Ministry: Hungary doesn’t want to legalise euthanasia
The case concerns a Hungarian individual’s petition filed with the ECtHR against Hungary’s ban on assisted suicide and the law prohibiting him from undergoing legal euthanasia abroad, too. The petition is being treated as a priority case by the court. Council of Europe member states have broad discretionary powers when it comes to euthanasia, with most of them, including Hungary, against legalising assisted suicide, the ministry said in a statement.
The ECtHR heard experts in the Karsai v. Hungary case on Monday and Tuesday, with the justice ministry representing Hungary. The ministry said Hungary considered “unacceptable” all decisions and aspirations which “enable others to end a person’s life”.
The ministry cited Article 2 of Hungary’s constitution and Article 2 of the European Convention on Human Rights (ECHR), which guarantee the right to life. At the same time, neither Hungary’s constitution nor international law, including the ECHR, guarantee the right to die, it argued.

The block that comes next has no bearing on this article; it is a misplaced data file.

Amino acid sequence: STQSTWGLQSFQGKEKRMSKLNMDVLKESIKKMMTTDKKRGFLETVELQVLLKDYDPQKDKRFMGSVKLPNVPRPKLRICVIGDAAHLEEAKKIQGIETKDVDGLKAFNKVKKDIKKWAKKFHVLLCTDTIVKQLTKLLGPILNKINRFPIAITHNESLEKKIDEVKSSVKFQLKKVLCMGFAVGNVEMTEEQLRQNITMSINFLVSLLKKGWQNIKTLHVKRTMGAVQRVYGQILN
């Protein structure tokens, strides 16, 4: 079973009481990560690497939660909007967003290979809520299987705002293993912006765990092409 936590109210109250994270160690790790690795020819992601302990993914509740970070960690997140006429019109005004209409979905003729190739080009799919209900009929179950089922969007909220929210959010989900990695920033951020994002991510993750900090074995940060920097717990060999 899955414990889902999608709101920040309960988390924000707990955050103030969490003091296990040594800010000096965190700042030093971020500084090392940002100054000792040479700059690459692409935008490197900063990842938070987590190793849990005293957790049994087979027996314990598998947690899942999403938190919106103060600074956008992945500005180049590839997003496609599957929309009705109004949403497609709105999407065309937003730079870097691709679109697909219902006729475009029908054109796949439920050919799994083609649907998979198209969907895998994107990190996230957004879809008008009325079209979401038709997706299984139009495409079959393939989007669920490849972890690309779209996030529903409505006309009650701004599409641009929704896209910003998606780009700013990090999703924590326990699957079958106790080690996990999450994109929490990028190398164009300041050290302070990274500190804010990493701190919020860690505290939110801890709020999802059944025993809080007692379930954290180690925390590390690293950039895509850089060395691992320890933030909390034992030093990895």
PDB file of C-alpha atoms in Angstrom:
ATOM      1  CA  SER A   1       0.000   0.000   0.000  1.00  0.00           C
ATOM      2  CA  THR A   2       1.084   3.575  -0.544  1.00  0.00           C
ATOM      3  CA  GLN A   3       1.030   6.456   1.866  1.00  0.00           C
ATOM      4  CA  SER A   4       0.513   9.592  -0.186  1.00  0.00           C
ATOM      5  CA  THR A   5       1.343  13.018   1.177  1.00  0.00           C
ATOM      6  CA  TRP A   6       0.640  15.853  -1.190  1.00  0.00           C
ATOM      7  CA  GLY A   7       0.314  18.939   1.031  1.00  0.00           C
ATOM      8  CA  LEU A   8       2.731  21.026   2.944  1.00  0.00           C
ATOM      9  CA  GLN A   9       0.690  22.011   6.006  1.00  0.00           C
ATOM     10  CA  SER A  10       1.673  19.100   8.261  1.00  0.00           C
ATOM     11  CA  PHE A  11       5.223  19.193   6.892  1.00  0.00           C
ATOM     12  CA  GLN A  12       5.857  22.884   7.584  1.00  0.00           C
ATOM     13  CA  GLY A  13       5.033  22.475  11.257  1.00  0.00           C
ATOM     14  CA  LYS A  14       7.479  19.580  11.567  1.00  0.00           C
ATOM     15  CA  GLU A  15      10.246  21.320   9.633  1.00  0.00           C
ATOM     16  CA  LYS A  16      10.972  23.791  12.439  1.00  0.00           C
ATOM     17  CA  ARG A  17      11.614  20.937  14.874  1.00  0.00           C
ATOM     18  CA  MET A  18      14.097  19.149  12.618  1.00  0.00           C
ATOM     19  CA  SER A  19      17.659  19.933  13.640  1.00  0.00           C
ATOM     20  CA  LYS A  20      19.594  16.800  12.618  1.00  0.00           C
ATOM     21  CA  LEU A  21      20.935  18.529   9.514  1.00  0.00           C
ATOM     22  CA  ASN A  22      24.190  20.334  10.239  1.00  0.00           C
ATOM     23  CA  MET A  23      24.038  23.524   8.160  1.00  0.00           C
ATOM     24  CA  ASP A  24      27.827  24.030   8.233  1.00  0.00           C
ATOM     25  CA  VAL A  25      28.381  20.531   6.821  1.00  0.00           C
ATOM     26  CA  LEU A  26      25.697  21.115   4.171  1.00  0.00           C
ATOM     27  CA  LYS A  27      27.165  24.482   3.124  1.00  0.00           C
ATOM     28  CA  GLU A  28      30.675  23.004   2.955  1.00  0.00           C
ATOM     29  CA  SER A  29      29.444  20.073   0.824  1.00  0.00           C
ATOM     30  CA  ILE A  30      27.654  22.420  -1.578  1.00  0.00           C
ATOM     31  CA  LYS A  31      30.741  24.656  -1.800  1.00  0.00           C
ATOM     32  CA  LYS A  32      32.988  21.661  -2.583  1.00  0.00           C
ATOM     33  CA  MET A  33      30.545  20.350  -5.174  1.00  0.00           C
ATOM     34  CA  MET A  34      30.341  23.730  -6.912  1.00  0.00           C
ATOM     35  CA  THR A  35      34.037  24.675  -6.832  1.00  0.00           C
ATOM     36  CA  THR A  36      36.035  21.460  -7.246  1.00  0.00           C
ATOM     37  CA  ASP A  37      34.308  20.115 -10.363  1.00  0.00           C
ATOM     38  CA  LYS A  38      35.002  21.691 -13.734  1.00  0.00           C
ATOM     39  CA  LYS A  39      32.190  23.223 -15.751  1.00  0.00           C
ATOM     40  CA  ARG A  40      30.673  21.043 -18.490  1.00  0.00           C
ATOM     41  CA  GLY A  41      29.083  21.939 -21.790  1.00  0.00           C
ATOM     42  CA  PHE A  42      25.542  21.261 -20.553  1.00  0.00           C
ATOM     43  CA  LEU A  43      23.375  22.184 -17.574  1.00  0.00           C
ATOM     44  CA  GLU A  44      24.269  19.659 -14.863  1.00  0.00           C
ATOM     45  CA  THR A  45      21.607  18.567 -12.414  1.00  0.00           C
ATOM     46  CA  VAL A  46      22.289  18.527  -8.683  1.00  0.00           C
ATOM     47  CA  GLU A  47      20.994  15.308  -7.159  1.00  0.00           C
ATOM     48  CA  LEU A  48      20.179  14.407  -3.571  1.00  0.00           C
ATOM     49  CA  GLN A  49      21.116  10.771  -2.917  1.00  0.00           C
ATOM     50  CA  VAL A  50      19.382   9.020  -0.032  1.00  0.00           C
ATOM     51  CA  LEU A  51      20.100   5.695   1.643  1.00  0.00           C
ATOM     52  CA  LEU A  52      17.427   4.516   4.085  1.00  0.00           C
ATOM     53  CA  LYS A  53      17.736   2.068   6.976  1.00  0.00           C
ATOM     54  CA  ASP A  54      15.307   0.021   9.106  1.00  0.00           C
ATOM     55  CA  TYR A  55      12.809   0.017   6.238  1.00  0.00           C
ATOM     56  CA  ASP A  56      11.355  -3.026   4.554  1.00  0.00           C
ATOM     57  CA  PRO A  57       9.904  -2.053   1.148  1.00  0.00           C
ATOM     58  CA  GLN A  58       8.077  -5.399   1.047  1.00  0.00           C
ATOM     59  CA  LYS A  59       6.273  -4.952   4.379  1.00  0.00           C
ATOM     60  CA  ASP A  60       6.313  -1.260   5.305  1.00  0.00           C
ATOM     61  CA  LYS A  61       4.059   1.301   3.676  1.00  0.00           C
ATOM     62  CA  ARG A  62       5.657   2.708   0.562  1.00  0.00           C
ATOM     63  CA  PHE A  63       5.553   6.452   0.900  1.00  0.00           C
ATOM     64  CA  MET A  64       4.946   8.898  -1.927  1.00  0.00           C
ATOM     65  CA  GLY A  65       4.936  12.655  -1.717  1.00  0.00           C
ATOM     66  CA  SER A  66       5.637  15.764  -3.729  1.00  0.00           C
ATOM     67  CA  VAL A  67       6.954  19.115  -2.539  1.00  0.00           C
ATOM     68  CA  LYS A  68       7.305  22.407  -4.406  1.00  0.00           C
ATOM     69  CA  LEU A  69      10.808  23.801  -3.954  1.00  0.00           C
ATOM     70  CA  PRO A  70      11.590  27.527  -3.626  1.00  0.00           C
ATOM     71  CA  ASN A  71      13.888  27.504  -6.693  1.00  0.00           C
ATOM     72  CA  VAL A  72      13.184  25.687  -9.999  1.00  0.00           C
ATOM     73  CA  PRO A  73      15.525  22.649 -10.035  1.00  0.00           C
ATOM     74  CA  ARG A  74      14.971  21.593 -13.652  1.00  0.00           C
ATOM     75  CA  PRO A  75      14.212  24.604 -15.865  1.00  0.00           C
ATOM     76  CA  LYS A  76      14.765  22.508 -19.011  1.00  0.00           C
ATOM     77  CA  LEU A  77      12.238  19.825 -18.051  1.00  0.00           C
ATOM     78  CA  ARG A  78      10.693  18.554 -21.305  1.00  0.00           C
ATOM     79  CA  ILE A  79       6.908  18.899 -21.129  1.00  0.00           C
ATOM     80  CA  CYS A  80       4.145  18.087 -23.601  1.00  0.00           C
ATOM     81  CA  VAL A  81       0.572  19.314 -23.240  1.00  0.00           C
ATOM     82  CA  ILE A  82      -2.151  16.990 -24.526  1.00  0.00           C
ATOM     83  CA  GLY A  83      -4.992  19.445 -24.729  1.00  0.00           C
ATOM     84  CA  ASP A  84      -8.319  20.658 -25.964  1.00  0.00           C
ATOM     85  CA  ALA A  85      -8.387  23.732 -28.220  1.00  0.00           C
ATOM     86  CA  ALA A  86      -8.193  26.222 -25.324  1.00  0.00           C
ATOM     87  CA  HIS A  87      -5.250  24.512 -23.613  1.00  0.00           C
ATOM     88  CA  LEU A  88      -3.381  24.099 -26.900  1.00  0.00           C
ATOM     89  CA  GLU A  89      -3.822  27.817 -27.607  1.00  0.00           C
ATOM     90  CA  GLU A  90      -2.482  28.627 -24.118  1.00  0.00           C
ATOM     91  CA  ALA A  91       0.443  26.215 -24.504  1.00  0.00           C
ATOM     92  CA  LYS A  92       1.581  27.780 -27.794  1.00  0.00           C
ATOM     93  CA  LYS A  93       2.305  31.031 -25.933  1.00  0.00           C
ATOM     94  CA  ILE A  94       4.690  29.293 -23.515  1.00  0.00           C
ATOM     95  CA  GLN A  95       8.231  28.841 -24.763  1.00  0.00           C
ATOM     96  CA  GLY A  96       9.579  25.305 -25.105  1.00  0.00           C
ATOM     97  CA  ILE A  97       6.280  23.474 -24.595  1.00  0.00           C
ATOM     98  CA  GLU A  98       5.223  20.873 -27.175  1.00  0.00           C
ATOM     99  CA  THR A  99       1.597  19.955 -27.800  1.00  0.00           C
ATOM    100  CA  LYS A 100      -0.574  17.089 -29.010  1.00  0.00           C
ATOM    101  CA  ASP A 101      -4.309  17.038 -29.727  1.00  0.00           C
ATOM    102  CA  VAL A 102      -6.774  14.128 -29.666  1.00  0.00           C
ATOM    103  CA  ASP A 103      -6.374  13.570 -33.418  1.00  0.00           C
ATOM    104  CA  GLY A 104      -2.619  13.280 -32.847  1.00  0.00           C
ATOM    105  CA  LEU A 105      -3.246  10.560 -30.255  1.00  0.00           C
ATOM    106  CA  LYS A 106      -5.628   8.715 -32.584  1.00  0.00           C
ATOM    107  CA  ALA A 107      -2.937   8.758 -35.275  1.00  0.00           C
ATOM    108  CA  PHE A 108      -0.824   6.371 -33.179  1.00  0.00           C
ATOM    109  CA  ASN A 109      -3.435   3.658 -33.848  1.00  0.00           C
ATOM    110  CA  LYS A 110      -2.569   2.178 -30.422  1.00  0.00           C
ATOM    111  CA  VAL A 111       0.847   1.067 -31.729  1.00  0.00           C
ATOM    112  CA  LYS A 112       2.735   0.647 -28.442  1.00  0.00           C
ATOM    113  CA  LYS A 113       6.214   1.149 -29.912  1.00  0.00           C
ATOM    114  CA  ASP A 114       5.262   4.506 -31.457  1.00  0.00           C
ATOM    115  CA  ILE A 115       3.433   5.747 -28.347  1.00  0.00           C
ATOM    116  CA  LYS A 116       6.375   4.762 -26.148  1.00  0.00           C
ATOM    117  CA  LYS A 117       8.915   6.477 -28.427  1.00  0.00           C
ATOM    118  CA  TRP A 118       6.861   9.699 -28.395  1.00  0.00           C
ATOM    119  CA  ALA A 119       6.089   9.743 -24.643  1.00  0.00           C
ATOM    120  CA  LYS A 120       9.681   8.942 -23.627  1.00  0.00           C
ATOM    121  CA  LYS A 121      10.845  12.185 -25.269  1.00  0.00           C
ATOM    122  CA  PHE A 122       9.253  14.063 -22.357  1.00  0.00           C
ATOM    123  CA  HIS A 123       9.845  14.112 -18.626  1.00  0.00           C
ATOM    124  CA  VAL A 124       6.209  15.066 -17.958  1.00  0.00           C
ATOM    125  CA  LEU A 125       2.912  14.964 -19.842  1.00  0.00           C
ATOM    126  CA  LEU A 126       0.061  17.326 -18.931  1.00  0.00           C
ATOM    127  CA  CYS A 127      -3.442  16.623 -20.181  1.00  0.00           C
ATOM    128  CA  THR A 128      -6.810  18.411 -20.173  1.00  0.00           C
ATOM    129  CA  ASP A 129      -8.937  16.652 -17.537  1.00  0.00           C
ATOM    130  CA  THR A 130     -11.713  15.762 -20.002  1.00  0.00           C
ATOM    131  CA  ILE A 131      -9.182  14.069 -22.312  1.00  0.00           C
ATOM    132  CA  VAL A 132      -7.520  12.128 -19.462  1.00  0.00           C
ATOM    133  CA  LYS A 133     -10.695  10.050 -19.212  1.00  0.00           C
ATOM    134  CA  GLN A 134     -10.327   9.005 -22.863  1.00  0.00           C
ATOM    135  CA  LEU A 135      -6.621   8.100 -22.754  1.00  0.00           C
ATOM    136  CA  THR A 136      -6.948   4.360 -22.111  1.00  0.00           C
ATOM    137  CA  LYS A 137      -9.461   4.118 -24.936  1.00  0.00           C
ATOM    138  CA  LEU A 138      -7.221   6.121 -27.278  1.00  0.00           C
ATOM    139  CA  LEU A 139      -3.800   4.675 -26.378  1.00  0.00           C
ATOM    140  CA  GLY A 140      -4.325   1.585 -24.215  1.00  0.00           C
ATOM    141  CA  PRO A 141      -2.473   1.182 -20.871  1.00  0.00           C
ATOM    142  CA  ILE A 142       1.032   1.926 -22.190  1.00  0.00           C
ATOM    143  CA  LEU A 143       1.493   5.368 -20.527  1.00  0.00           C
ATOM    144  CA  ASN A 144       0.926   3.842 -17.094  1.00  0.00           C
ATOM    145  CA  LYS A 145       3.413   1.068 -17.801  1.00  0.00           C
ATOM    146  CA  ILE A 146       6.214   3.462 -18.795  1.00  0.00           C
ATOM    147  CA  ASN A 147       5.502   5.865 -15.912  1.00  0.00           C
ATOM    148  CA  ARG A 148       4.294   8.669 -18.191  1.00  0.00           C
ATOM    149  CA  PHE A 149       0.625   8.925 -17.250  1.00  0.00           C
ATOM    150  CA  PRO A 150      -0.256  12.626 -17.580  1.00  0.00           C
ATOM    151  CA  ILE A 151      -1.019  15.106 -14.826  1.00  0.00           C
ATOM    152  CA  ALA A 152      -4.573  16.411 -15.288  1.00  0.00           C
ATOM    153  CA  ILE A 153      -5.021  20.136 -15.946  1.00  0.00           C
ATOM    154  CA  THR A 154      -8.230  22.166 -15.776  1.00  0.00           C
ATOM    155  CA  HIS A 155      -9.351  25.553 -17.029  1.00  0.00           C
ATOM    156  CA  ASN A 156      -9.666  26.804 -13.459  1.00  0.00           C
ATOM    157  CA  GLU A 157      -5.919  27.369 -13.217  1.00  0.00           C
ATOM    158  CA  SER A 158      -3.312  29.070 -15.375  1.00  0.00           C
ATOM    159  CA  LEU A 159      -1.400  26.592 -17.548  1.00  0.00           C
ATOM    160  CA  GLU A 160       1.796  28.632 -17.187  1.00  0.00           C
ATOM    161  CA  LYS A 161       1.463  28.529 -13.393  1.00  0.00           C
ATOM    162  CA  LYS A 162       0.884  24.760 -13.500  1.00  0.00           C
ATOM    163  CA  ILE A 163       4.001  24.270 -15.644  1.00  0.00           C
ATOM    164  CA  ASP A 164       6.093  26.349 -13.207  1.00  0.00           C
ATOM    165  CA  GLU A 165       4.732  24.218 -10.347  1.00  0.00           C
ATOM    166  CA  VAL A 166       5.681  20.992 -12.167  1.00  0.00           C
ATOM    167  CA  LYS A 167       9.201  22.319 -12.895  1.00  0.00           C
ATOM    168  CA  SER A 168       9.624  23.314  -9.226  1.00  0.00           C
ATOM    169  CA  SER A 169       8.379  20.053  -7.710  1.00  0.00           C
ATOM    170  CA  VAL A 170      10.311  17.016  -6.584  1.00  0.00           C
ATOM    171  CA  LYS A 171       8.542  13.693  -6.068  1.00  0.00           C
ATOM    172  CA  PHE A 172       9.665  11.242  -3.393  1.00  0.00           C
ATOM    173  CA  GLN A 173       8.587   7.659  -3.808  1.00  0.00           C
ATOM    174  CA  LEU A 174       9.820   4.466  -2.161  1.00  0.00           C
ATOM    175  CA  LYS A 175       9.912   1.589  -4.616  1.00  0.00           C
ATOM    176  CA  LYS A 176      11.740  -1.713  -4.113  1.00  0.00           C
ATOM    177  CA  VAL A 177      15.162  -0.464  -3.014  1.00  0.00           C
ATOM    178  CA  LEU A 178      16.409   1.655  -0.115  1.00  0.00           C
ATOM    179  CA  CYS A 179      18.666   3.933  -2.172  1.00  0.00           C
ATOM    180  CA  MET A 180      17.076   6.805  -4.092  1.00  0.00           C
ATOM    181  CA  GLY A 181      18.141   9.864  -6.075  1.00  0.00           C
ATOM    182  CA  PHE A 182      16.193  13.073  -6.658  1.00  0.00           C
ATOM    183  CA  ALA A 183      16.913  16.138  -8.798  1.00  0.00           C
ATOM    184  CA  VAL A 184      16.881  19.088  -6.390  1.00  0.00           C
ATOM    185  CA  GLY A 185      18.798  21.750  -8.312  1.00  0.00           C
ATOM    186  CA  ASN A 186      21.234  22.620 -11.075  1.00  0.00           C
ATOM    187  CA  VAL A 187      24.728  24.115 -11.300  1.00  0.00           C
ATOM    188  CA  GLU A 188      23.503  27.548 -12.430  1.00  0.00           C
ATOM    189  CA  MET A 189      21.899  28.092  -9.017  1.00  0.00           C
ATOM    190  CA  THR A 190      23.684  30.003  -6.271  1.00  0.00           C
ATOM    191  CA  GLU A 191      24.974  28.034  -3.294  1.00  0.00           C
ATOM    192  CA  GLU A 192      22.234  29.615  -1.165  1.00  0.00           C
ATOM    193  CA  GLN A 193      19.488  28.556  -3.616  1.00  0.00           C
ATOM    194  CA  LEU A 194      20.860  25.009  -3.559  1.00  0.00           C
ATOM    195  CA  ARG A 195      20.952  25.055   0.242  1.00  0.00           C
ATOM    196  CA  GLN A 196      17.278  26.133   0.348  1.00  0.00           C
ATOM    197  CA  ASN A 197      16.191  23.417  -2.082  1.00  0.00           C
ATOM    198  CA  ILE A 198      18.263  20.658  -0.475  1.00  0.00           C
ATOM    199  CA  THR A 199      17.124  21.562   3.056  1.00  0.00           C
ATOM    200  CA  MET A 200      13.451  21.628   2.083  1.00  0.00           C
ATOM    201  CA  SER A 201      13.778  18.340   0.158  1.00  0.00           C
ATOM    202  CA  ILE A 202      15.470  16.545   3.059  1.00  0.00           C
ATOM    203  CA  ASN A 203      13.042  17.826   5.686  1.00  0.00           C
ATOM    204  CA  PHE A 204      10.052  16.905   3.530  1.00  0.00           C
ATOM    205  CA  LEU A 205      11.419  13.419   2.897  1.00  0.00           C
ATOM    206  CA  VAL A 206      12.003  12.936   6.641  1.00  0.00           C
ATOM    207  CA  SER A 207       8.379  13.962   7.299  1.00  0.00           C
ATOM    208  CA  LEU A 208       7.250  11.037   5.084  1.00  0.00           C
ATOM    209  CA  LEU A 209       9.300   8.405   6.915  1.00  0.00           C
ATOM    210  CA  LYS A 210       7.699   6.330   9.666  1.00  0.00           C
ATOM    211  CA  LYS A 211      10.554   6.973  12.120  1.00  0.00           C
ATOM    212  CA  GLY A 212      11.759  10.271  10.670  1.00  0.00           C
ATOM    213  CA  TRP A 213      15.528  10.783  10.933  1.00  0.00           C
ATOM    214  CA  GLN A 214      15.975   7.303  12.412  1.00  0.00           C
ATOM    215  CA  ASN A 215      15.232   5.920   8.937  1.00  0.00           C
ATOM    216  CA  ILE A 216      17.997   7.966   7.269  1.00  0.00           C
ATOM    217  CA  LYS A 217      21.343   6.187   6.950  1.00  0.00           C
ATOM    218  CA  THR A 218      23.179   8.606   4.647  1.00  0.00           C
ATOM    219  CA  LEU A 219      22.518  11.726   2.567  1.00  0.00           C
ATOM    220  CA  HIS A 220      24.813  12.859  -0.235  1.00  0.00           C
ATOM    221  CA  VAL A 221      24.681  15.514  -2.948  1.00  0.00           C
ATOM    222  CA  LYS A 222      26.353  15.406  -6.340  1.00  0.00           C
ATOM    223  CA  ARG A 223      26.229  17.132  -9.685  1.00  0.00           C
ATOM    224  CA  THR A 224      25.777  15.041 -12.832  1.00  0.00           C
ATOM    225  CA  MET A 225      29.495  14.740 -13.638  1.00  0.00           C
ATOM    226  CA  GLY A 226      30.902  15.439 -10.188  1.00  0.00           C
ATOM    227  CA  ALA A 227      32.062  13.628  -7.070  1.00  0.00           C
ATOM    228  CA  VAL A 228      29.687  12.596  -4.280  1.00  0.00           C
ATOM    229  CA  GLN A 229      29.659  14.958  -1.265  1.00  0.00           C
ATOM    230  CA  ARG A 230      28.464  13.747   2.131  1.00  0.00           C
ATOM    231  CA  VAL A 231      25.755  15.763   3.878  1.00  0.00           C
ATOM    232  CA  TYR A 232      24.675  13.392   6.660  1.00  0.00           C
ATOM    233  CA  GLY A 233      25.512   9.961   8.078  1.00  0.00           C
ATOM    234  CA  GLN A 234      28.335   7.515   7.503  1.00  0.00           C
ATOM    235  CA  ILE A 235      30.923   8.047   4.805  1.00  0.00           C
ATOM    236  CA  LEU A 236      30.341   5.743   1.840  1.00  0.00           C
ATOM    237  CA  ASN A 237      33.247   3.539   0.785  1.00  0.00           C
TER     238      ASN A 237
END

The statement said the “fulfilment of dignity and its preservation” were not a political issue or a matter of worldview, but a fundamental right which could not override the sanctity of life. “The protection of life is primary in Christian culture, including in Hungary,” it added.
The ministry said assisted suicide left room for “numerous forms of abuse”, stressing Hungary’s position that “no one can take another’s life for any reason”.